For all the biodiversity we are fortunate to host in South Florida’s confluence of the temperate and the tropical, some species of the genus Quercus, the oak, are underrepresented. However, its most common member in our area — the live oak — more than makes up for its brethren’s absence.
Fortunately, it now seems much more common in landscaping than in past decades, which is actually how my love and appreciation of live oaks really deepened.
My street was formerly lined with large but spindly trees. I don’t even recall what they were, but soon after I moved in, they were marked for removal due to disease. I was upset that what little canopy was there would be gone, but the trees were not looking good. Soon thereafter our front lawns all had large depressions where the trees had been.
Then one day, I walked outside to enter an oak forest on the lawn. The homeowners association had wisely decided that live (referring to evergreen) oaks were to replace our trees, and the landscaper had inexplicably unloaded them all on my front lawn.
Sign Up and Save
Get six months of free digital access to the Miami Herald
I walked among the 25–30 young oaks with their root balls all bound up in burlap like Christmas trees waiting for a buyer. I wish they could have stayed in my yard and made my own oak woods, but I am grateful for the one live oak planted on my lawn about eight feet from the street. And I encourage you to consider live oak for your next landscape, garden or specimen tree.
Live oaks will never win a tallest tree contest, but width — that’s another thing entirely. They become sprawling, octopus-like. I see them as spreading out arms to encompass all that’s beneath their branches.
And they do harbor loads of life — resurrection fern (Pleopeltis polypodioides) seems to favor live oaks’ rough bark, and after a good rain looks like Green Man’s beard. Spanish moss (Tillandsia usneoides) is a common companion, draping oak limbs in a Southern Gothic scene, like curtains. Live oak looks sort of naked without it.
Look closer: its trunk is home to fruticose and foliose lichen, and tiny tillandsias, while its branches host larger tillandsias like T. fasciculata, T. utricularia, T. recurvata. Even large bromeliads can find a place. Neoregelias can be trained up the trunk and live happily there among staghorn ferns. Orchids once adorned live oaks in large numbers.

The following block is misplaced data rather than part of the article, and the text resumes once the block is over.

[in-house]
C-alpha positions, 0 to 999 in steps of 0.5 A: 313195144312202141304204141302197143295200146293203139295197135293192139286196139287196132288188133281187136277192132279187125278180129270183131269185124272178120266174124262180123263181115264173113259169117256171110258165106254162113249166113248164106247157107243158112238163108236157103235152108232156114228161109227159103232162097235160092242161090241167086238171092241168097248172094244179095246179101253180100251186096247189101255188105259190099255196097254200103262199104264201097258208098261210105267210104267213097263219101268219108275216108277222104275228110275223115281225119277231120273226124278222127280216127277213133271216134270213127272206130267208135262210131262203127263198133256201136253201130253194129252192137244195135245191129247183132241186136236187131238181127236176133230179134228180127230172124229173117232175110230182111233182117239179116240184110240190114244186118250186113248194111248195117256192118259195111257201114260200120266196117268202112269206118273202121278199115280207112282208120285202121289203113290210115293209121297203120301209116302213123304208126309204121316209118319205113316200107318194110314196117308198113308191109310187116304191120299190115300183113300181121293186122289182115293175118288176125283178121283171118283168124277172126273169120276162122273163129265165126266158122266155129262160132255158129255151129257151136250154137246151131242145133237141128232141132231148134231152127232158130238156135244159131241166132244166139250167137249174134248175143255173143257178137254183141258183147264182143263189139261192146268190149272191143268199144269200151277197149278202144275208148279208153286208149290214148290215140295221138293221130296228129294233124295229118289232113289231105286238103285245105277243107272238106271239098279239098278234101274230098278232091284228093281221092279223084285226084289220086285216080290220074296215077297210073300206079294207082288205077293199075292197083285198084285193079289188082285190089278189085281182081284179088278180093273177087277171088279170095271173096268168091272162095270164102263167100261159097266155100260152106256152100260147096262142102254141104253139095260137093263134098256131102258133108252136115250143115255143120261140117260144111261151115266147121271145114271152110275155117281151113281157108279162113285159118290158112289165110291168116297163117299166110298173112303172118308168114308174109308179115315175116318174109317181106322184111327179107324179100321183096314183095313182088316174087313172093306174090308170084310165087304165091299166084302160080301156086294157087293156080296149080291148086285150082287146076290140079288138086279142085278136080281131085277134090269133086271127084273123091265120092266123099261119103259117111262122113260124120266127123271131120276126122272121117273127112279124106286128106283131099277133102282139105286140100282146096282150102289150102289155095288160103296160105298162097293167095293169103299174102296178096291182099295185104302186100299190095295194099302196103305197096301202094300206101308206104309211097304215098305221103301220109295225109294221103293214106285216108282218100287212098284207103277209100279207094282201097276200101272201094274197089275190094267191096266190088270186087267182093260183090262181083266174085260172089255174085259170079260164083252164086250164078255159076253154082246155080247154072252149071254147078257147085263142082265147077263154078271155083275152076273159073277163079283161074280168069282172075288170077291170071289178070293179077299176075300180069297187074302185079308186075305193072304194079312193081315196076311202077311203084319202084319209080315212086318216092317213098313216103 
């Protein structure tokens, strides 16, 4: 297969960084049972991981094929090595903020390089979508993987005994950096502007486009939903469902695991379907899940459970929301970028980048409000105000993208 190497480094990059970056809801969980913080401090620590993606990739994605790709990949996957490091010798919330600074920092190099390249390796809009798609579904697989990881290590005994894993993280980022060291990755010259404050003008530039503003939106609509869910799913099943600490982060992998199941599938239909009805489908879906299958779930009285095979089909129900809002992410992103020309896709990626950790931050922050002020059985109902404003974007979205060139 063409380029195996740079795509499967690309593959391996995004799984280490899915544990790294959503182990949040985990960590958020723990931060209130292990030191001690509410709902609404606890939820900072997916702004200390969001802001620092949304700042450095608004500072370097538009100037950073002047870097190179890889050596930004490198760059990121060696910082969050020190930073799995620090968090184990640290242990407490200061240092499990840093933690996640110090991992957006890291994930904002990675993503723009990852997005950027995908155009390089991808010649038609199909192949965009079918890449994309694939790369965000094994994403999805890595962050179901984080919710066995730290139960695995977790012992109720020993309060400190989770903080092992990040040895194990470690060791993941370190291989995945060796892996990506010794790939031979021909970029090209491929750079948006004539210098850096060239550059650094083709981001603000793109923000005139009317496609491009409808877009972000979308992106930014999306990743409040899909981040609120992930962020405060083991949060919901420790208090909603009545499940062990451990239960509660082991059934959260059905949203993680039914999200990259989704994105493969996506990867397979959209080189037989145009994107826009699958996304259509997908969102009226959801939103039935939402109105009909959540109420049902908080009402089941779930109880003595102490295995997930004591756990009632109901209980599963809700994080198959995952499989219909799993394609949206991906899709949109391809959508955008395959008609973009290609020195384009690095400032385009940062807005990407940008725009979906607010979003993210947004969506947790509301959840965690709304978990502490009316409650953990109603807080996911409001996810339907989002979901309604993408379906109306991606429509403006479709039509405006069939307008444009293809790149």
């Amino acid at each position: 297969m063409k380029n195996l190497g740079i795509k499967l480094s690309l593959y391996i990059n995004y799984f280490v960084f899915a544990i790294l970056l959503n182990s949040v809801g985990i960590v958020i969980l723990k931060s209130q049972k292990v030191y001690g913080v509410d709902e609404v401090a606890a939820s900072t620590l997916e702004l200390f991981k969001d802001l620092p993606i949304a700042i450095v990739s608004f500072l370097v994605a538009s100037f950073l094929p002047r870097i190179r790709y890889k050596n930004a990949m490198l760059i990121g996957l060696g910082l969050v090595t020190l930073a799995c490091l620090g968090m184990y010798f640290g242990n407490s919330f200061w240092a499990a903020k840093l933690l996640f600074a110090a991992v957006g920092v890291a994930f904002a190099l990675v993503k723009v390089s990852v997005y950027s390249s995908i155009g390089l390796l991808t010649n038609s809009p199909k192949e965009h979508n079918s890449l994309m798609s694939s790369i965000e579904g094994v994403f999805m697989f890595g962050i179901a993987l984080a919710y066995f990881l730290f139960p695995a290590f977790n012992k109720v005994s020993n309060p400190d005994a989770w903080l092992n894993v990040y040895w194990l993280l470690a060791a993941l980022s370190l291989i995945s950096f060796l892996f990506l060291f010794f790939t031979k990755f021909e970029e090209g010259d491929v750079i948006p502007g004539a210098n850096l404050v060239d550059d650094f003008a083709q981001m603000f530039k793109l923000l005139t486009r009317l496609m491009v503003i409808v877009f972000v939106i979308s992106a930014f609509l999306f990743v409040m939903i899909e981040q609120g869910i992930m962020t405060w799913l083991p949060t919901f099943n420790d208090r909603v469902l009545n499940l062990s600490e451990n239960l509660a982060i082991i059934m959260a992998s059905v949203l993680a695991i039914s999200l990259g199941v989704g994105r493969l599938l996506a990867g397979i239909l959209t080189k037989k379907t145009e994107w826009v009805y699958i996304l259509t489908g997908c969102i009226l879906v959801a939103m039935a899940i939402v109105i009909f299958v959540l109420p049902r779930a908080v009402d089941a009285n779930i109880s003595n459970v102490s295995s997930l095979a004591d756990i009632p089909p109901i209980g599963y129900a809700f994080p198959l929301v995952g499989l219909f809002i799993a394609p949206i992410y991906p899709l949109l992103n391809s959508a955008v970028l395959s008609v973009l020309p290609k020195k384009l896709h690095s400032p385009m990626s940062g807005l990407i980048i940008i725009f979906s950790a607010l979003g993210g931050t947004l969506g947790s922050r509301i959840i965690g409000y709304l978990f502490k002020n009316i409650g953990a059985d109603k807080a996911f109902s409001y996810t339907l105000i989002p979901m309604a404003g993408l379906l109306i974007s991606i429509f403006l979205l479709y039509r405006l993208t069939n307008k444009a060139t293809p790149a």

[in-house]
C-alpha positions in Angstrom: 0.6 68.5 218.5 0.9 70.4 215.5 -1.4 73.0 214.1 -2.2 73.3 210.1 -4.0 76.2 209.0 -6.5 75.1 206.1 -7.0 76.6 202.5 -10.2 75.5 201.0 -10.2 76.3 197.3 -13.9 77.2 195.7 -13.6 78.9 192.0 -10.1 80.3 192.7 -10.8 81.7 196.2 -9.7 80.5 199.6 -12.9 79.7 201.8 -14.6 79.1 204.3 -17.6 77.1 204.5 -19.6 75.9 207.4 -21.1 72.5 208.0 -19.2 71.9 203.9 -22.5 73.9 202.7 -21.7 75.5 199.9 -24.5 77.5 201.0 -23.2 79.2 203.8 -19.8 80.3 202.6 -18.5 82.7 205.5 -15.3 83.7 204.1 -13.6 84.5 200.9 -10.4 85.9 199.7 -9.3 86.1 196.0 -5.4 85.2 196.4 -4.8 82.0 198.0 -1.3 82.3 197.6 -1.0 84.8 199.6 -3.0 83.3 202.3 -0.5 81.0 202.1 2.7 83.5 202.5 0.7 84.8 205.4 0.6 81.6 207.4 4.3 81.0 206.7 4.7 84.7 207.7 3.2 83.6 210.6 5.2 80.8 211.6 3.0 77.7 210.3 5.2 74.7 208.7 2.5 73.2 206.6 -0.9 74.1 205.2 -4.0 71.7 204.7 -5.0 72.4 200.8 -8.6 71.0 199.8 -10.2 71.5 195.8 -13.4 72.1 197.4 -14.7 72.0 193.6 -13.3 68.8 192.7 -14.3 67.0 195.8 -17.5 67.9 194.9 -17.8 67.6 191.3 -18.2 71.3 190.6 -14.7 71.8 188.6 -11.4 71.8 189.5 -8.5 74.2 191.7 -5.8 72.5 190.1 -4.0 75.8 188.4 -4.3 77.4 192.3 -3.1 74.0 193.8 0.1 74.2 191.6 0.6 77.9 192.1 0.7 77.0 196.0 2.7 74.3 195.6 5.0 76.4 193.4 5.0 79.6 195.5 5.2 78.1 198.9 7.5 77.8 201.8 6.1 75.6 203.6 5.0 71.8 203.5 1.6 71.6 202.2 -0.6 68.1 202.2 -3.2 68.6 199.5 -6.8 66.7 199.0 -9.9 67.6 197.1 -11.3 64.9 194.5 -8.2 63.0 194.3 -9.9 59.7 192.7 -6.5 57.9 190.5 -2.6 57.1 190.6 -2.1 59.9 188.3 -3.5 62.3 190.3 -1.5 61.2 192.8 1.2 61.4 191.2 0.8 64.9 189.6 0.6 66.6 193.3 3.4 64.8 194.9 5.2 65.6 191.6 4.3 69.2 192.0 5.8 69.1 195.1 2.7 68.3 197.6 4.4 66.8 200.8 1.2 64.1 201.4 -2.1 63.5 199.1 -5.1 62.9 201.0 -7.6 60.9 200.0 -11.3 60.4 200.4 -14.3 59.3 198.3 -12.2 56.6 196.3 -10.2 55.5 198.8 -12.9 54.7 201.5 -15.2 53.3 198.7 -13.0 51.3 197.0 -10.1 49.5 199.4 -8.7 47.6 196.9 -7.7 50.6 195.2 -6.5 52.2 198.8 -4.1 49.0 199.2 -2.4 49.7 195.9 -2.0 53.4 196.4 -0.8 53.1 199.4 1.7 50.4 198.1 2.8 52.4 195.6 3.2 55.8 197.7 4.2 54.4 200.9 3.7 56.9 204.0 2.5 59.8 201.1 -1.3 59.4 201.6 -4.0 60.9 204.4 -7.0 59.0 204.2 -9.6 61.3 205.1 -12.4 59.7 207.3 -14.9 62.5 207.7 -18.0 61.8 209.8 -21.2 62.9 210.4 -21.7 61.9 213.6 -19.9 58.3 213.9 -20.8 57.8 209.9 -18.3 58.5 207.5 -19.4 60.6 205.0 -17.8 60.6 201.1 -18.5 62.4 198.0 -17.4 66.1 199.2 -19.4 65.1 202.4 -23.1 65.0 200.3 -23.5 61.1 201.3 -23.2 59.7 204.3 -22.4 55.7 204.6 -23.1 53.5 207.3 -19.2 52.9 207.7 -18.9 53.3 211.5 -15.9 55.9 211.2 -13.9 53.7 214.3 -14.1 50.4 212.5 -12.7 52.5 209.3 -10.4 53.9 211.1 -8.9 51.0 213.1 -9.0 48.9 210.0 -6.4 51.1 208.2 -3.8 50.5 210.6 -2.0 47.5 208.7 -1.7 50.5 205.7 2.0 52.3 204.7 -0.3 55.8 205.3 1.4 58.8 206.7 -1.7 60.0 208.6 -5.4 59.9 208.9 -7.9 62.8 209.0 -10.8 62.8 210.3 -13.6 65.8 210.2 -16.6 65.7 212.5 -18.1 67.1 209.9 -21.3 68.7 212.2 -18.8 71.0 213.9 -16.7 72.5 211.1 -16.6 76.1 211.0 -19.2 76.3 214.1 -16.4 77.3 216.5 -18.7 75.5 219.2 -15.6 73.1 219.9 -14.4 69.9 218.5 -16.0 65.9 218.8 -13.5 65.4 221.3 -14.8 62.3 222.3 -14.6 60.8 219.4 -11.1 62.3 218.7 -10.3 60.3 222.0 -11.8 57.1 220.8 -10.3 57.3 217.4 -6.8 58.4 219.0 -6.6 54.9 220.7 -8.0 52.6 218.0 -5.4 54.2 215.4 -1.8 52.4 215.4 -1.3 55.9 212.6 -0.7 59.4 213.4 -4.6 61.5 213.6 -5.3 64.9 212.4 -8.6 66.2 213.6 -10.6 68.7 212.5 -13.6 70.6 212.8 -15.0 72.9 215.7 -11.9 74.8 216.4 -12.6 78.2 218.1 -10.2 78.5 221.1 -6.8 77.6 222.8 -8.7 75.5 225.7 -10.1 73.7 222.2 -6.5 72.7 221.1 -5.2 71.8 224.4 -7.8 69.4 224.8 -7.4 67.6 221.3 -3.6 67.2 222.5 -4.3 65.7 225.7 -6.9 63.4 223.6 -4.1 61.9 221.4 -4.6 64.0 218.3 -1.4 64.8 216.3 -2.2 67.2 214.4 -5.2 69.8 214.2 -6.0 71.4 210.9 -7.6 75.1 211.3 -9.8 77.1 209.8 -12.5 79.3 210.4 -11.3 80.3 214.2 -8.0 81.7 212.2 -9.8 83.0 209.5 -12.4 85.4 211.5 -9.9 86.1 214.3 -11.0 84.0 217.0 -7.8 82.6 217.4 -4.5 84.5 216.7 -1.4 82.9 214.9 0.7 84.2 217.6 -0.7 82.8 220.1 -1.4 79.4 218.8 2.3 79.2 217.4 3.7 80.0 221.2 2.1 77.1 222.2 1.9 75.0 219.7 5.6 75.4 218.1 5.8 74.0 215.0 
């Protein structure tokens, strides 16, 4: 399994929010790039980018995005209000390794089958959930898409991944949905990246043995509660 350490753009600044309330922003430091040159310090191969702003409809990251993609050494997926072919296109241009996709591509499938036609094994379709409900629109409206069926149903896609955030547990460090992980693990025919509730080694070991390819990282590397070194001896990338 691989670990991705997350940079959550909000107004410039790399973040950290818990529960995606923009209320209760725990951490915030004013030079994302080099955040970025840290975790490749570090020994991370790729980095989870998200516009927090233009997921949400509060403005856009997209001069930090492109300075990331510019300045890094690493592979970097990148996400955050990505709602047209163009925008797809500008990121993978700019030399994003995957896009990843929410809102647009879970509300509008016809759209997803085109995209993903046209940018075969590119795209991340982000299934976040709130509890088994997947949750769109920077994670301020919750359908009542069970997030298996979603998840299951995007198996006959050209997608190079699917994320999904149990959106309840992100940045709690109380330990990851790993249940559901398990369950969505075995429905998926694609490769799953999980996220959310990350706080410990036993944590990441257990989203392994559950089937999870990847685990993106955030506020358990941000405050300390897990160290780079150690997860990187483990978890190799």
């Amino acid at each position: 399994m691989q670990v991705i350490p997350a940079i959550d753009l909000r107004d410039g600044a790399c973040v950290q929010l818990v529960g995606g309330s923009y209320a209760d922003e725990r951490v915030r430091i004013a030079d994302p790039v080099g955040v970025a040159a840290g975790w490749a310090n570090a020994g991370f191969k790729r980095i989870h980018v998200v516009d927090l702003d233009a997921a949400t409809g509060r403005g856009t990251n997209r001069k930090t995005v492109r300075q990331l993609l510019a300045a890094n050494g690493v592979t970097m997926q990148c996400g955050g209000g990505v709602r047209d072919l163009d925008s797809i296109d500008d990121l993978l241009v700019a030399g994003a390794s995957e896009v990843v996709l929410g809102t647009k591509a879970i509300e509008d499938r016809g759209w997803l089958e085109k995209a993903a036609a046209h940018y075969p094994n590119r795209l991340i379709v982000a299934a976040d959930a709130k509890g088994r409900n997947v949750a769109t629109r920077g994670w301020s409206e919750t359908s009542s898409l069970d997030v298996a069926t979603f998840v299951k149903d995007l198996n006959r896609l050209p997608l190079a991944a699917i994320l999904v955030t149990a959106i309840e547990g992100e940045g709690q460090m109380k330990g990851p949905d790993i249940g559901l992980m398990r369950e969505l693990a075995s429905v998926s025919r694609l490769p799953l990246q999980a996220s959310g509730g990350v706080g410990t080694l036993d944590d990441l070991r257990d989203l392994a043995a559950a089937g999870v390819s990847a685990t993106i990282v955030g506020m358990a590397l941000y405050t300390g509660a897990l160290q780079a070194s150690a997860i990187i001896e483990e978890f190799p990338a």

Now as to live oak champions, it seems semantics matter. Does champion or biggest mean tallest, or most volume, or widest spread? American Forests lists the Seven Sisters Live Oak in Mandeville, Louisiana, as champion live oak in its register of big trees. It’s said to be 1,500 years old, 68 feet tall with a crown spread of 139 feet! Not incredibly tall by tree standards, but its winding limbs are so long they touch the ground at several points.
As for Florida’s champion, the Cellon Oak in LaCrosse, north of Gainesville, is listed as over 79 feet tall and 160 feet wide, which would surpass the Seven Sisters Oak. Jacksonville’s Treaty Oak is listed on its plaque as 70 feet tall with a trunk circumference of 25 feet, thus avoiding the crown spread debate. It’s also estimated to be about 250 years old, which makes me question the great age of the Seven Sisters Live Oak.
As lumber it is noted as difficult to work but extremely tough. While the USS Constitution’s keel and deck are made of white oak, it is the live oak hull that earned it the moniker “Old Ironsides.” Without access to live oak, our adversaries’ navies of the past were at a real disadvantage.
Caring for live oaks is pretty much zero effort. Once watered a few times, they get settled and develop deep taproots, can tolerate temporary inundation, even of salt water, and are wind resistant. They are noted for being able to thrive in nearly any soil type, even clays, though they prefer well-drained loamy soil with some organic nutrients present.
Avoid planting live oak too close to a street or walkway, due to its sprawling nature. You can minimize the sprawl by planting oak among competing plants. Remember too, that the lower limbs on the side nearest the street need to be pruned to allow about 15 feet of clearance to avoid interference with traffic and pedestrians.
While trees in a wild setting don’t require pruning, those growing solitarily, as in landscaping, do for various reasons. Hire a certified arborist for this task, not just a guy with a saw and a truck.
This icon of the sultry south is a host for at least three butterflies, provides shelter for countless animals and food in the form of acorns for raccoons, squirrels, deer and even an acorn-based coffee for us. While I’ll pass on acorn coffee, we can all be glad that Q. virginiana survived the last ice age to grace us with its grand and humbling presence.
Kenneth Setzer is writer and editor at Fairchild Tropical Botanic Garden.